There are going to be some heated debates in 2018 about whether Derrius Guice or Saquon Barkley is the best running backs in this draft class and frankly there isn’t a wrong answer at this point. Barkley is everything you want from a first-round rusher and then some.

Vita Vea, DT, Washington

Vita Vea would have been a firs-round pick in the 2017 draft class had he not went back to Washington. Not only that, but he would have been the best defensive tackle by a pretty solid margin. Vea has some fans among the Pride of Detroit staff, so you’ll probably hear his name a lot as the season progresses and he ruins many an interior offensive lineman’s day.

Minkah Fitzpatrick, CB/FS, Alabama

Another year, another Alabama DB headlining his draft class. Fitzpatrick is moving back to cornerback after spending 2017 at safety for the injured Eddie Jackson, likely sliding into Marlon Humphrey’s now vacated role in the vaunted Crimson Tide defense. As of right now, Fitzpatrick is pretty close to the consensus best corner in this class, but we all know how quickly that can turn.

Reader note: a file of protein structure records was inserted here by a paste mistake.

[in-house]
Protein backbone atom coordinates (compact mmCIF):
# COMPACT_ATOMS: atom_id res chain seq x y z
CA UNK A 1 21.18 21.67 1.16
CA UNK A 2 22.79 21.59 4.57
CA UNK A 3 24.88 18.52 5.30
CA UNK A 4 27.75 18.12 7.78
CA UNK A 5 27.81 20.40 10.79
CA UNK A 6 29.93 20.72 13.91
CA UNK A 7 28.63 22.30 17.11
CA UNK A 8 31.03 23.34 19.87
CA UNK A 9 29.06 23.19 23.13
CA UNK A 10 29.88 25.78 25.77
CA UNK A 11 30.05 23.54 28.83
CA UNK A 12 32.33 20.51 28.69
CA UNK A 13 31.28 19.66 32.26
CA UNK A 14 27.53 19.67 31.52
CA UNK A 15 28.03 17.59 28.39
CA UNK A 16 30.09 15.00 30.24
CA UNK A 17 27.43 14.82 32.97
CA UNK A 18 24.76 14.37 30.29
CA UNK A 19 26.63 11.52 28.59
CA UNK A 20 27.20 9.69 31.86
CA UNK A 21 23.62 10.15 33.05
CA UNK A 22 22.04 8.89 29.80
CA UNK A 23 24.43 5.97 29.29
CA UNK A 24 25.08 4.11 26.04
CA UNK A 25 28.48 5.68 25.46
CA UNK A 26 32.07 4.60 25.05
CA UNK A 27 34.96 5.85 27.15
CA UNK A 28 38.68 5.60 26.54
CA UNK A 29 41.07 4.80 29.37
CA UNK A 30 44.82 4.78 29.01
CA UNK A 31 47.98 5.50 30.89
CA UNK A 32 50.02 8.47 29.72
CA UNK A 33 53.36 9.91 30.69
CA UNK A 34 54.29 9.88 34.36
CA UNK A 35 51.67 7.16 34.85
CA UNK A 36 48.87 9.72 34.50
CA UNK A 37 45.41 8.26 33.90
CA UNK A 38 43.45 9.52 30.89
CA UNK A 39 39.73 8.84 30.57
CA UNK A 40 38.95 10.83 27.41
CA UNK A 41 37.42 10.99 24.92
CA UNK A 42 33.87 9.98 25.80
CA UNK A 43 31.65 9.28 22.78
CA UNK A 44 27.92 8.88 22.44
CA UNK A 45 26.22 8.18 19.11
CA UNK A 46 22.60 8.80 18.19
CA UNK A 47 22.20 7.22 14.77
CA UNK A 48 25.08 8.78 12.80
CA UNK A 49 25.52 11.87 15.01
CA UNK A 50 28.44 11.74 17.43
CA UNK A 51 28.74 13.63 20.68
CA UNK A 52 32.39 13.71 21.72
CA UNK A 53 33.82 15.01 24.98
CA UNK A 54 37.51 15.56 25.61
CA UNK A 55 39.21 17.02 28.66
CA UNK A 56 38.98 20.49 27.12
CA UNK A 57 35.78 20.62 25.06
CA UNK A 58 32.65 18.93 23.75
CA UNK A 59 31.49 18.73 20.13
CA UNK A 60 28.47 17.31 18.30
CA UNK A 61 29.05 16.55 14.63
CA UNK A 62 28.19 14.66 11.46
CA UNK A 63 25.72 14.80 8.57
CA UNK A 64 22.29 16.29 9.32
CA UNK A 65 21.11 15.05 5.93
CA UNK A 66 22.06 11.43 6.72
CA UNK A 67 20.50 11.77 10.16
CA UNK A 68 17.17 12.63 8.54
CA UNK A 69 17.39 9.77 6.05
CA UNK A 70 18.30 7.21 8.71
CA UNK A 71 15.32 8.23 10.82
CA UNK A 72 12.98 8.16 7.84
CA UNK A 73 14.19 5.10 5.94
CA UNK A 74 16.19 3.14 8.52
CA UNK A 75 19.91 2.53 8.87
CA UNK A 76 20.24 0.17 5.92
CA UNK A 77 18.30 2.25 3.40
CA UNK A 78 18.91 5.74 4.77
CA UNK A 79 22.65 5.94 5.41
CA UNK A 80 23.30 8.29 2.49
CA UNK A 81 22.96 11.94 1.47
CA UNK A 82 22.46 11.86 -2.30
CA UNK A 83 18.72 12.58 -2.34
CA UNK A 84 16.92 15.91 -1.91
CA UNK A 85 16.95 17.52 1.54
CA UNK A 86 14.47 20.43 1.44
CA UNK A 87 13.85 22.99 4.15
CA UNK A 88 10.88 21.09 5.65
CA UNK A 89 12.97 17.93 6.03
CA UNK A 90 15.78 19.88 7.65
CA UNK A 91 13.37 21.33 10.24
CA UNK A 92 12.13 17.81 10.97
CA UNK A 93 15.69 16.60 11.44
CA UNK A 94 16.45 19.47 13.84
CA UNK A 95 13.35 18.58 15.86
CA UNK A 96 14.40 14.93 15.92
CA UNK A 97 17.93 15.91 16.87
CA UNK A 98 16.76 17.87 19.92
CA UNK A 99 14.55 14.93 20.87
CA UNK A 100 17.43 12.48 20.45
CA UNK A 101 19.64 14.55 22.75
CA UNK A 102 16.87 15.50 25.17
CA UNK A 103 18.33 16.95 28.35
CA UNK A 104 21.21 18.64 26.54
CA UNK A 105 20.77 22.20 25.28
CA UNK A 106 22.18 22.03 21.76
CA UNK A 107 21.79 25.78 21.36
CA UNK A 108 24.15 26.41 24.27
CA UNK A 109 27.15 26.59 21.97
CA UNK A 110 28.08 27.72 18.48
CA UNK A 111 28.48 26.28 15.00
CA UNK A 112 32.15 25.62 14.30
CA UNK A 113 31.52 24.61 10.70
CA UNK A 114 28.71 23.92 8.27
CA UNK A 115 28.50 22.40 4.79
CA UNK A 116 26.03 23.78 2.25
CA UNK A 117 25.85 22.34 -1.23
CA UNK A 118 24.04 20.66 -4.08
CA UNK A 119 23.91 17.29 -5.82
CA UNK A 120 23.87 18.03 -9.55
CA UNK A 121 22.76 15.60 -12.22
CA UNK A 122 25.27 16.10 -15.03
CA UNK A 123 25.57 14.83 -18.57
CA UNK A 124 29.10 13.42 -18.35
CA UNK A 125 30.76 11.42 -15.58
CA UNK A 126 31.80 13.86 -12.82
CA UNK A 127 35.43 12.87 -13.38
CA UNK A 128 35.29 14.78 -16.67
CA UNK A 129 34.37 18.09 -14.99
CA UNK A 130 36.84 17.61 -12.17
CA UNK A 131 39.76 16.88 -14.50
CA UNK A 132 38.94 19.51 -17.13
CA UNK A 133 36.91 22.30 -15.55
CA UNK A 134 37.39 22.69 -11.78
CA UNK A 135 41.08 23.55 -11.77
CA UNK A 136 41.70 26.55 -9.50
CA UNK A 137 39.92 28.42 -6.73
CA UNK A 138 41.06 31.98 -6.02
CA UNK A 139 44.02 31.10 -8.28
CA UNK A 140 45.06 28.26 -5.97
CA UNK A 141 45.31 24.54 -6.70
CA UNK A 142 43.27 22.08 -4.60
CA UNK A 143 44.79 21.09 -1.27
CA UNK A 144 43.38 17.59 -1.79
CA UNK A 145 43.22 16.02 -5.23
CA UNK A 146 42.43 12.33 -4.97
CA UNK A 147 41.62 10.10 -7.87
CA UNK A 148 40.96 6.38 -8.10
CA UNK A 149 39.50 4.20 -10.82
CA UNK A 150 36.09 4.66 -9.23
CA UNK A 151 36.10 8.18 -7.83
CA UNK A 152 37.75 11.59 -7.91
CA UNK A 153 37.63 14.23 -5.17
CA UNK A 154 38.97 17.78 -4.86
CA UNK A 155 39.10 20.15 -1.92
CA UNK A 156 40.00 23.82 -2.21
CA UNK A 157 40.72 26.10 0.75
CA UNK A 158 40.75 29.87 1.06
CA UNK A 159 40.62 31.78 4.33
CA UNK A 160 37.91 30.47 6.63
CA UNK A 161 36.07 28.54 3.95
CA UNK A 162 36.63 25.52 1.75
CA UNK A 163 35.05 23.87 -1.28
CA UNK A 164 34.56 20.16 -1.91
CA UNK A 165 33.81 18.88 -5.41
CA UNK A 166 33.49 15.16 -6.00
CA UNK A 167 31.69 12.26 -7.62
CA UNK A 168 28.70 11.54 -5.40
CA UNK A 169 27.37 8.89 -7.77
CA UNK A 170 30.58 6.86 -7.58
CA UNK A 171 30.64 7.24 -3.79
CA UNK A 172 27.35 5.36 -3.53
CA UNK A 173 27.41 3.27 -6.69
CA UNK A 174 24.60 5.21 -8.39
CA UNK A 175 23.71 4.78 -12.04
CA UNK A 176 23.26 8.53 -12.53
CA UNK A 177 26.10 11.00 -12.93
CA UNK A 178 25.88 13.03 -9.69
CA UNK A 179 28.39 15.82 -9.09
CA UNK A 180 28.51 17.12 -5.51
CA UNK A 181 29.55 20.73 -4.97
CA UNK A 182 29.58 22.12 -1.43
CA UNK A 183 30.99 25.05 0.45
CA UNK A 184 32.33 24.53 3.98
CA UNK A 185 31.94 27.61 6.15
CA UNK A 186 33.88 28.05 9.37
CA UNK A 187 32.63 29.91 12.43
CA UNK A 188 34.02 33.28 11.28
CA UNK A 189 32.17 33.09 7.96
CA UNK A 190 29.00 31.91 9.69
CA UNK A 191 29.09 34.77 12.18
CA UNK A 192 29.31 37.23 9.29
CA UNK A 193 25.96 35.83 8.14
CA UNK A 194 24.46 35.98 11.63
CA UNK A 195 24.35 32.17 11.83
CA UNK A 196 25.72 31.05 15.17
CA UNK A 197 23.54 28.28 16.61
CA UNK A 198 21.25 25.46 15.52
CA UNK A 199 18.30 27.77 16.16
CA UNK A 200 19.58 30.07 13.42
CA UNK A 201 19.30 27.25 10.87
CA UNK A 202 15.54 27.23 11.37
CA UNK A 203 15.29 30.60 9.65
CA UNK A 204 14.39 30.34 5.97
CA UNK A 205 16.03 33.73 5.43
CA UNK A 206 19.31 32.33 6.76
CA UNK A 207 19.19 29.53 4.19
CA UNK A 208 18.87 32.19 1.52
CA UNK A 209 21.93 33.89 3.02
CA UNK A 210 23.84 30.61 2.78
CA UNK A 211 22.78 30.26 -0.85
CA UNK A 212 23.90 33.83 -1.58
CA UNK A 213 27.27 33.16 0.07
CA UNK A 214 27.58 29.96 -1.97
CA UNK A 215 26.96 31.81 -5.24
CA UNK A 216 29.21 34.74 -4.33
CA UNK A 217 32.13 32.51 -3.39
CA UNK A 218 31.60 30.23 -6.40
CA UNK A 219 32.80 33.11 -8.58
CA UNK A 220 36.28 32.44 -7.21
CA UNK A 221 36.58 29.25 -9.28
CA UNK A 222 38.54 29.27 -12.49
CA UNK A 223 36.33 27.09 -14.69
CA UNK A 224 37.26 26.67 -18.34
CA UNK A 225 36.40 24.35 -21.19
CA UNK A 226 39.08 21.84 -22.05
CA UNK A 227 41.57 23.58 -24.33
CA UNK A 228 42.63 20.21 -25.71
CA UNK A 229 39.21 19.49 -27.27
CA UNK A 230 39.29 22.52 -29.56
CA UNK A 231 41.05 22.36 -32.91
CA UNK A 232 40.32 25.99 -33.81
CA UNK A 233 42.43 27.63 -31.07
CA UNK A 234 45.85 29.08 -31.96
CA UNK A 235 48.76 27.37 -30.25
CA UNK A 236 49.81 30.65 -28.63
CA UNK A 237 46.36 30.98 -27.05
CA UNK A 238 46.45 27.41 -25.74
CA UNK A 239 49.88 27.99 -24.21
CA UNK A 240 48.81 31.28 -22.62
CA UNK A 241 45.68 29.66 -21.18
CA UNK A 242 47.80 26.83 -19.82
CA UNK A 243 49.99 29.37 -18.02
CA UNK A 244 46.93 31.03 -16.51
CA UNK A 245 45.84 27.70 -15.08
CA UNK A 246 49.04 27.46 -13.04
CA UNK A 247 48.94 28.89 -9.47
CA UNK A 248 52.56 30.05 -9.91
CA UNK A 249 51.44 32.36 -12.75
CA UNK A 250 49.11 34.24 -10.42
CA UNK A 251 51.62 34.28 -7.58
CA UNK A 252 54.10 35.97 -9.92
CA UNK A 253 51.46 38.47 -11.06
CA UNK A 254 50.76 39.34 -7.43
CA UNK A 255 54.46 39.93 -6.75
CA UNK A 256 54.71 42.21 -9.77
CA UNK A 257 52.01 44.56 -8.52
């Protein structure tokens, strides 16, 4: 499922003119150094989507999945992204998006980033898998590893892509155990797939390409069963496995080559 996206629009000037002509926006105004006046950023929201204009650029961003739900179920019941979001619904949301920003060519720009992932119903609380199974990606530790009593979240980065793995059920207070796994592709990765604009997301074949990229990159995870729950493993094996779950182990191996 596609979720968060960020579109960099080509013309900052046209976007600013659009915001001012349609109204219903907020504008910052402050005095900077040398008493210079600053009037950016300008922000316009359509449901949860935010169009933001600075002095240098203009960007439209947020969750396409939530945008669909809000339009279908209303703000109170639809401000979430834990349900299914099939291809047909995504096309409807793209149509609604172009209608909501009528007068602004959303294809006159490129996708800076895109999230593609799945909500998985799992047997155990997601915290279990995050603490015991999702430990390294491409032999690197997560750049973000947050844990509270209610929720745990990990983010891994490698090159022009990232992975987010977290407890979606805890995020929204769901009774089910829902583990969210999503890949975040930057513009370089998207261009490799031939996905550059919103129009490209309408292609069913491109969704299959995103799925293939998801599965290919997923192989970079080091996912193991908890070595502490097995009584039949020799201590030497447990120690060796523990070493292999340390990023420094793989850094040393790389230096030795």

Bo Scarbrough, RB, Alabama

The last player on this list so far to be mocked more than once, Alabama’s Bo Scarbrough is a dark horse contender for top running back with the likes of Guice and Barkley. Talented and dynamic, Scarbrough’s future will be determined more than the others by health, as he’s had a myriad of injuries that have limited him or caused him to miss time dating back to high school.

Royce Freeman, RB, Oregon

Yet another highly touted running back in this class, Freeman has a likelier shot than Scarbrough of sneaking into the top round. I think we can firmly say that the “Don’t take a RB in the first round” crowd have been decisively shown that the lull in high draft picks was due to lack of talent, not worth of position. Freeman is a bigger back at 231 pounds with a thickly built lower body that doesn’t scream the type of agility and explosion that he’s shown on the field.